Encourage Cooperative Learning with Jigsaw
The jigsaw is a collaborative strategy that provides students with an opportunity to actively help each other build comprehension. Aside from developing a deeper understanding of the text, the jigsaw strategy provides students with an opportunity to work cooperatively and strengthen their communication skills. In order to implement the jigsaw strategy in your classroom, you must first select a text or topic that can be divided into four or five selections. Next, you will split your students into four or five home groups. Each group member will be responsible for reading one of the text selections and teaching the materials to the other home group members. After establishing the home groups, students break off into their expert groups to read and analyze the assigned text selection. In order to effectively master the material, require students to record their findings in some way. Completing a graphic organizer, summarizing the text, and/or answering text-based questions will all work well. When the expert groups have completed their analysis of the text, it is time for students to return to their home groups to present the information from their text selection. Depending on the levels of ability in your classroom, a graphic organizer may be useful for the this portion of the strategy as well. After all group members have relayed their information to the home group, an assessment can be used to evaluate understanding. The jigsaw strategy works particularly well as an anticipatory activity. It is a great way for students to think critically about a topic before direct instruction begins.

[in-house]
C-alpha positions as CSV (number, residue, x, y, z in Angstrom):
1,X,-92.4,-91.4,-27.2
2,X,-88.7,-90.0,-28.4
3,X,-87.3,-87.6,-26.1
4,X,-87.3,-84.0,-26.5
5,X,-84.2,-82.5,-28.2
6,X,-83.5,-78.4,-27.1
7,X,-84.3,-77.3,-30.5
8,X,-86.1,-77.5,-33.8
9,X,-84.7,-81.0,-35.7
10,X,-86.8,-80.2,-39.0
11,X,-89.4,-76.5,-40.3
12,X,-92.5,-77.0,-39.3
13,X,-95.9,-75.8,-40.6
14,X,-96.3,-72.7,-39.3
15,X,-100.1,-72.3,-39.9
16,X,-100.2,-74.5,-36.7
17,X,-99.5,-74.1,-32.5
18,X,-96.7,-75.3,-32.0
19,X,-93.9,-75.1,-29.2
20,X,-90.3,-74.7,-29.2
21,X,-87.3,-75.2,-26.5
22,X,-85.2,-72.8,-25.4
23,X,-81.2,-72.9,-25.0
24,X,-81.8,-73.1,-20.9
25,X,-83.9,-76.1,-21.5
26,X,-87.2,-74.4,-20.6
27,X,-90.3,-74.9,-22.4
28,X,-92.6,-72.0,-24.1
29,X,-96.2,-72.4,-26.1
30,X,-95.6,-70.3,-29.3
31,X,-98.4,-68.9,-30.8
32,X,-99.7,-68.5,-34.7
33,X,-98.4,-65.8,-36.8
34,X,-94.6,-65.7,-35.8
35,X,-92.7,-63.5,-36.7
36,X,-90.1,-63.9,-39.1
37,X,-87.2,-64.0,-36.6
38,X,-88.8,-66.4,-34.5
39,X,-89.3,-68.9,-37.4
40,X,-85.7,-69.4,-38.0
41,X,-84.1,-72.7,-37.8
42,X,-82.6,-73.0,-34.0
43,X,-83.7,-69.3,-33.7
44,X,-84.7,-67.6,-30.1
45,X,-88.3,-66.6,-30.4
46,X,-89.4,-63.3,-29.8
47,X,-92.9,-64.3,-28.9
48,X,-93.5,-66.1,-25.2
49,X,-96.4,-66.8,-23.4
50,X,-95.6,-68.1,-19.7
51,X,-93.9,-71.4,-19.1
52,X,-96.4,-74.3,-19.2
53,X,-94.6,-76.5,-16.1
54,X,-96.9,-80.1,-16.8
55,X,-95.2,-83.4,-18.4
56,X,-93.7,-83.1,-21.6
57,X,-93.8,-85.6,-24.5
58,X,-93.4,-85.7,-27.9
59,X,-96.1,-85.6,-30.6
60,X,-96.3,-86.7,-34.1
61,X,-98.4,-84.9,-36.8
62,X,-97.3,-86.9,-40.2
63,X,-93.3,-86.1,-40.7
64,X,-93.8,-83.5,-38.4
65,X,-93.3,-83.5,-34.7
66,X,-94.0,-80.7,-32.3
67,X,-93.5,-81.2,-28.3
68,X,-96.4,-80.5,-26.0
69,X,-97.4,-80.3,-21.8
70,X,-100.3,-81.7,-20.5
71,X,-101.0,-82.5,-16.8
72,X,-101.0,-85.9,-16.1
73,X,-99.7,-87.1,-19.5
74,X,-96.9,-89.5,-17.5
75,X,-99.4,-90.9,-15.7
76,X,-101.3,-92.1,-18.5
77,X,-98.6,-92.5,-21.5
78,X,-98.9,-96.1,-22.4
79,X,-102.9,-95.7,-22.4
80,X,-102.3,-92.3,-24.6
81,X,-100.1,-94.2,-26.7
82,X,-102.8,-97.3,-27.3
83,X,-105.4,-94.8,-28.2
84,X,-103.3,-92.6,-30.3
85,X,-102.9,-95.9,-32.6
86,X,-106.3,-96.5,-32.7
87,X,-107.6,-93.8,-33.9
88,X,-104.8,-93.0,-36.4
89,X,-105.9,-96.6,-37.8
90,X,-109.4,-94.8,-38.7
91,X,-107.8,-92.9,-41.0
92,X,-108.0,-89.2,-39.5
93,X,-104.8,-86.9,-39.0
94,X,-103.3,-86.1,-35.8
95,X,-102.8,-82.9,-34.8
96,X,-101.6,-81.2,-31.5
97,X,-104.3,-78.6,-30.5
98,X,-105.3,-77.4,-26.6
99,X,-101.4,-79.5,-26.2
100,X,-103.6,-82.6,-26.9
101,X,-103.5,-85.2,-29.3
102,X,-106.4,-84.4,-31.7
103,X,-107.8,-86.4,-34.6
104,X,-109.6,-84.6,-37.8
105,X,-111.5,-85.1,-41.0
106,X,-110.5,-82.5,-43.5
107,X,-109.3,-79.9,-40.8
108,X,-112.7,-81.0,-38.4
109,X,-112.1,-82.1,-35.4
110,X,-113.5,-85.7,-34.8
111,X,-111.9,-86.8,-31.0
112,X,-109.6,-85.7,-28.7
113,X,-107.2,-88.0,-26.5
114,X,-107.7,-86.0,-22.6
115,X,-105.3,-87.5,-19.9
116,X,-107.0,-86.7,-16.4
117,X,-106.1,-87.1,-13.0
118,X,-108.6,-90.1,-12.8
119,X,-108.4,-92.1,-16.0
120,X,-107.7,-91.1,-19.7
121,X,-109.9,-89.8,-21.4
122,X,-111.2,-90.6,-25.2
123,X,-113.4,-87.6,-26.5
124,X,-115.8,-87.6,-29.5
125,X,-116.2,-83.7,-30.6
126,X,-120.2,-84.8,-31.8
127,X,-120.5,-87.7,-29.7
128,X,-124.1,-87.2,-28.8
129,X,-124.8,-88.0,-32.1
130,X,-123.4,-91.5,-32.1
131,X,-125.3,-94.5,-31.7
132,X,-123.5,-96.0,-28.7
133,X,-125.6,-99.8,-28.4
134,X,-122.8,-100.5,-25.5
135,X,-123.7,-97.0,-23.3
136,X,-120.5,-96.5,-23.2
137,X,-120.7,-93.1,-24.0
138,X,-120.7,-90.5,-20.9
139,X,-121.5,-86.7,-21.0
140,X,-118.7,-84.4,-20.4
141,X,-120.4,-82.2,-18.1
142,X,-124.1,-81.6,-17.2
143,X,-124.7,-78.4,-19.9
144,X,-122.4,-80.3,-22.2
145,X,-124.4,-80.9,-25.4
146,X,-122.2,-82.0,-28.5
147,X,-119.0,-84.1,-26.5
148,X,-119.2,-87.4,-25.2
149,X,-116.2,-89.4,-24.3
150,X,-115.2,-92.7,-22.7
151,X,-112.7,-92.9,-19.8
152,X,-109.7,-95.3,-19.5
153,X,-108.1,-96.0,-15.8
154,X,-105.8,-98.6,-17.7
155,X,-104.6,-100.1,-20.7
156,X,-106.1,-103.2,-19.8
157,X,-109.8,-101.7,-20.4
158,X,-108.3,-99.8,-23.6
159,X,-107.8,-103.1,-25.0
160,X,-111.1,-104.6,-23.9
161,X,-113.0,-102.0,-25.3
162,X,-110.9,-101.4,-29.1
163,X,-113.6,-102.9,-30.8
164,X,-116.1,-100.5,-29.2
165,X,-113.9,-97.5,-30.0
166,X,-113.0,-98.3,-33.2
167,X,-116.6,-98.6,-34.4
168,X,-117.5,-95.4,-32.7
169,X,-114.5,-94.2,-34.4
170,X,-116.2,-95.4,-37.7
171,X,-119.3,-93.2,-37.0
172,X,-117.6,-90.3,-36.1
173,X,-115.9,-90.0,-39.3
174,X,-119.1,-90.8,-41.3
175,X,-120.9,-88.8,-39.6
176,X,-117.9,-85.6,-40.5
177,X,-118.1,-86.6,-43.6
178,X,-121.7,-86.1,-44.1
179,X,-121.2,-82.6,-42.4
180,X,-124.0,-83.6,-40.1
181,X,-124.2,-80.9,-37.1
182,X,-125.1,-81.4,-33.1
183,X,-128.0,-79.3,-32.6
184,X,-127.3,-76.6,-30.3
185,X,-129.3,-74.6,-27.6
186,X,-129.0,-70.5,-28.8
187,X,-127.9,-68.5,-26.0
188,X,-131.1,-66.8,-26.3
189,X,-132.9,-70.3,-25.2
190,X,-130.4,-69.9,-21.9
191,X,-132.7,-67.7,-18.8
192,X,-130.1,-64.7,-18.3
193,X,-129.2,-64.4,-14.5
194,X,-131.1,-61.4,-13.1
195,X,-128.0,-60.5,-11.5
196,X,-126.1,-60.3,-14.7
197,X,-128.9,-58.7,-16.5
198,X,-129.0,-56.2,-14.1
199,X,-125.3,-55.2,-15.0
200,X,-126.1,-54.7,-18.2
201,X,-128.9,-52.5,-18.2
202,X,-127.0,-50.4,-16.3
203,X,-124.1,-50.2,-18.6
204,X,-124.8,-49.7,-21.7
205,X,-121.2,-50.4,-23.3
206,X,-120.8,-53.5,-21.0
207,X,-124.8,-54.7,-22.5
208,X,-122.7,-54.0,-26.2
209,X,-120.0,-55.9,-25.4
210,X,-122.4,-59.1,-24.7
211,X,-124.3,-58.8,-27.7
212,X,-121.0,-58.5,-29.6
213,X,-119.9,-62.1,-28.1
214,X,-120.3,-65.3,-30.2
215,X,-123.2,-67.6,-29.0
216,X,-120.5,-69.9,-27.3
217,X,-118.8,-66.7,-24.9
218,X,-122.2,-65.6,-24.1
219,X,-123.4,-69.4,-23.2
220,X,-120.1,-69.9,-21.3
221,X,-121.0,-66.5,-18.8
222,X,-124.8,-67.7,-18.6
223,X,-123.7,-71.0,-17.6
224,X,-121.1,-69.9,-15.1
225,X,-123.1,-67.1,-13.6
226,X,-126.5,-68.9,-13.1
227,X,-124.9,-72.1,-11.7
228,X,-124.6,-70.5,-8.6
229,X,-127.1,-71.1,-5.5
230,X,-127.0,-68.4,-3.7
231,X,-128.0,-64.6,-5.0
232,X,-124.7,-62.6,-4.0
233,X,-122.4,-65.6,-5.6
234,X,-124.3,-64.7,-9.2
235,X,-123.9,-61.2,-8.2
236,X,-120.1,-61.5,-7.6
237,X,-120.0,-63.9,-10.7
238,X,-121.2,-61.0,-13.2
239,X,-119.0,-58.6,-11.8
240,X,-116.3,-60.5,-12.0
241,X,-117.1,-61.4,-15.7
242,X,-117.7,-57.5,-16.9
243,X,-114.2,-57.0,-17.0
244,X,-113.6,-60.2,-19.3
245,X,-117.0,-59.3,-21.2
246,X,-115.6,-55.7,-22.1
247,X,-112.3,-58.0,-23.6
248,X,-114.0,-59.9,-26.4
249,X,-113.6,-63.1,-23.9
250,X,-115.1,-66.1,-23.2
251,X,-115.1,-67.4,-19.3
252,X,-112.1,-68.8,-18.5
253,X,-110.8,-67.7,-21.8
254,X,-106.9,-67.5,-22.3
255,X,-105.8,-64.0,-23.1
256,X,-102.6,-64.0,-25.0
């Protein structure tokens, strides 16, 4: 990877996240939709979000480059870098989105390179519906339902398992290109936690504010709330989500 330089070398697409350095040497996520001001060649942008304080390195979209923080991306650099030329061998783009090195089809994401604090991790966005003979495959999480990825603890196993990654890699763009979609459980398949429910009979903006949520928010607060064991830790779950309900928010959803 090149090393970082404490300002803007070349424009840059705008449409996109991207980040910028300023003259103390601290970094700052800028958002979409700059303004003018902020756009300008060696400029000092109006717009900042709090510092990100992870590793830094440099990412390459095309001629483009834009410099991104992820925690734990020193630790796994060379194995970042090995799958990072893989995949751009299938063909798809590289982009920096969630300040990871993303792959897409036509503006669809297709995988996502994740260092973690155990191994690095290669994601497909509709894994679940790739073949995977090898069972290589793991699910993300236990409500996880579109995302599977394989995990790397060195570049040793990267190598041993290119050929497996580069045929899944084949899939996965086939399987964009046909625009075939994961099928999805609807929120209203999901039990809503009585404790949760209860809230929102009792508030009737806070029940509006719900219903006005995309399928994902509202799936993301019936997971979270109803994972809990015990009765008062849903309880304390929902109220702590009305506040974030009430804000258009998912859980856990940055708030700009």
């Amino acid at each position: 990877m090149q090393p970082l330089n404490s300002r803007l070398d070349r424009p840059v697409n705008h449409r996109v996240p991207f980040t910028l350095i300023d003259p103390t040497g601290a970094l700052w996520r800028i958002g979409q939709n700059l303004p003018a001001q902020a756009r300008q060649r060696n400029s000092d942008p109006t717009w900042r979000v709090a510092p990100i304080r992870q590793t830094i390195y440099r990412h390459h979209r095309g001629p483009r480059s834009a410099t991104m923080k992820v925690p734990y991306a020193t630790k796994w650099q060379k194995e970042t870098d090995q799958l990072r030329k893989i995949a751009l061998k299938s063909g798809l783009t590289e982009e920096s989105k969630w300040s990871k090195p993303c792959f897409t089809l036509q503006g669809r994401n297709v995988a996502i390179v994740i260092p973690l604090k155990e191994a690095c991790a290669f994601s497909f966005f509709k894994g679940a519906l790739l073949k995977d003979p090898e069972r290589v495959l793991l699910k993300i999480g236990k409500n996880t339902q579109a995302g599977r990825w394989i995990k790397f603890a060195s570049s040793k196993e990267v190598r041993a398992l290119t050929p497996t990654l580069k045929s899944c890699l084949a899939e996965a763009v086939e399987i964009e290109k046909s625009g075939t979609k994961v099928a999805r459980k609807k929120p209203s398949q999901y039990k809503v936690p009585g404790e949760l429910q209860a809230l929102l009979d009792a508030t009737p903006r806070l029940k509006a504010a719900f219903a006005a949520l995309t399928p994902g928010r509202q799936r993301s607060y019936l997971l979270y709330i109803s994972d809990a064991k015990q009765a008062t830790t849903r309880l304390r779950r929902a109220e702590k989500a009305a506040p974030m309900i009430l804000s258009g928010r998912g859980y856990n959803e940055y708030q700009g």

Improve Comprehension with Mind Mapping
According to research, creating visual representations of concepts and ideas can help students organize and remember what they learn. Mind mapping requires students to complete a diagram or graphic organizer in order to visualize what they are reading and make connections between ideas. Mind maps can be as highly structured as an in-depth graphic organizer, or as loosely based as doodle notes. The learning objective will help to determine the appropriate mind map to utilize for each lesson.
Stimulate Structured Discussion with Reciprocal Teaching